In its 8th annual workshop, SORAAAD is happy to host an alliance of scholars to discuss the state of different initiatives to correct public and scholarly understandings of race. Drawing on research from across the humanities and social sciences, and noting also new advances in the digital humanities that provide unprecedented access to primary sources, we ask together: How do we revisit the data of human history?
“Japanese People Don’t See Race”: Linguistic Tics, Ambient Norms, and the Constructed Qualities of Race and Religion in Japan
While the concepts of “race” (jinshu) and “racial discrimination” (jinshu sabetsu) exist in contemporary Japanese, these terms feature as loan words that fit imperfectly with the English terms that they translate. Japanese perceptions of race are no less real for that fact, but Japanese sensitivities about race manifest themselves somewhat differently than, say, American perceptions of the same. For example, references to Japaneseness pervade daily conversation, from overheard conversations in coffeeshops to nighttime news broadcasts. The idea of Japaneseness cloaks personal opinion with the mantle of common sense, renders specific dispositions aspects of a timeless culture, and censures undesirable behavior while establishing social norms. Little of this discussion is about race as such, but the language of Japaneseness creates a social center that tolerates, but does not fully include, marginal communities (Brown 2006). Insensitivity to racial discrimination appears in the continued Japanese use of blackface in comedic situations, the ubiquity of minstrel kitsch in Japanese bars and cafes, nostalgia for Nazi paraphernalia in Japanese sub-communities, and casual indifference to the continuing marginal status of Japanese-born Koreans (now fourth-generation, but technically not fully “Japanese,” immigrants; Chung 2010) and traditional outcaste communities (burakumin; see Bondy 2014).
Building on the constructivist insight that both race and religion are invented categories that exist as socially dependent facts but not as ahistorical essences, in this presentation I look at some ways that religion and race intertwine in Japanese public life. Critically examining language that appears in the ruling Liberal Democratic Party’s draft constitution of 2012 and the revised Fundamental Law on Education (FLE) of 2006, I show that majoritarian approaches to constitutional revision and national legislation would render some aspects of religion as facets of a timeless Japanese culture. Specifically, by making Shinto essentially Japanese (it is not), conservative lawmakers can make public sponsorship of shrine rites immune from allegations of violating the constitutional principle of religion-state separation. Furthermore, by defining Japaneseness quite narrowly, lawmakers can restrict political participation to people bearing linguistic fluency (a high exclusionary hurdle given that Japanese is among the most difficult foreign languages to master), a narrow phenotype (e.g., black hair), and set of fetishized cultural dispositions (e.g., “harmony,” wa) that may include ritual practices. Not all of these ideals appear explicitly in the draft charter or the FLE, but by tying these legal issues to recent debates over the role of morality and patriotism in public schools, I show that children learn a type of racist thinking that refuses the language of race and a type of religious thinking that eschews explicit mention of religion.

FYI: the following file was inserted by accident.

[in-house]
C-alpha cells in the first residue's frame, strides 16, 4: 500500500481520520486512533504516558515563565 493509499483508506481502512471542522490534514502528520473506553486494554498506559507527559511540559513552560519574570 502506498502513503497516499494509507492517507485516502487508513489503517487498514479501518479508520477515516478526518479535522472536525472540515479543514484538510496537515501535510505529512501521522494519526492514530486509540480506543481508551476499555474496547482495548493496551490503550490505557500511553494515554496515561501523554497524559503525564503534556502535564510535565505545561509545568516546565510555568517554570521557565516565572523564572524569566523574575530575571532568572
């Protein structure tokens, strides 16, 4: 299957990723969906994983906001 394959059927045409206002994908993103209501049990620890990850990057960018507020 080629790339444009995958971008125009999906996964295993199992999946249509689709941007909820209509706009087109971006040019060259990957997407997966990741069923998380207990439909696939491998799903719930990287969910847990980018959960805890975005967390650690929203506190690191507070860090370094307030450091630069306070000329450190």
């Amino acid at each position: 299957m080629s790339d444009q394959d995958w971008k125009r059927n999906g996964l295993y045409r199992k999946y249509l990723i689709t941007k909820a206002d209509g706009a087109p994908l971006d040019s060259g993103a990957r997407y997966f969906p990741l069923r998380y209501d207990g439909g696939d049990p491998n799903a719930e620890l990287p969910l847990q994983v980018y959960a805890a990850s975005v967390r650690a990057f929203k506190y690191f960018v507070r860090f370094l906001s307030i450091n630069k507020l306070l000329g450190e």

Public schools are noted sites of legal battles over the religion clauses of the First Amendment of the U.S. Constitution. Yet, even as scholars have noted the significance of religion and law outside the courts, few have turned their attention to public schools and education as sites and sources of religious practice, organizing, and debate. Building on work that denaturalizes the court-centric categories of religious freedom and establishment, this panel aims to decenter American legal definitions of religion altogether in scholarship on twentieth- and twenty-first- century religion and public education. With papers on corporations and patriotic education in mid-twentieth century Japan and America, government aid to parochial schools and public school desegregation in 1967 New York State, homeownership and the Islamic school movement, and contemporary Holocaust education, the panel will take an interdisciplinary and transnational approach to explore themes such as secular governance, corporate influence, race, respectability, and national identity.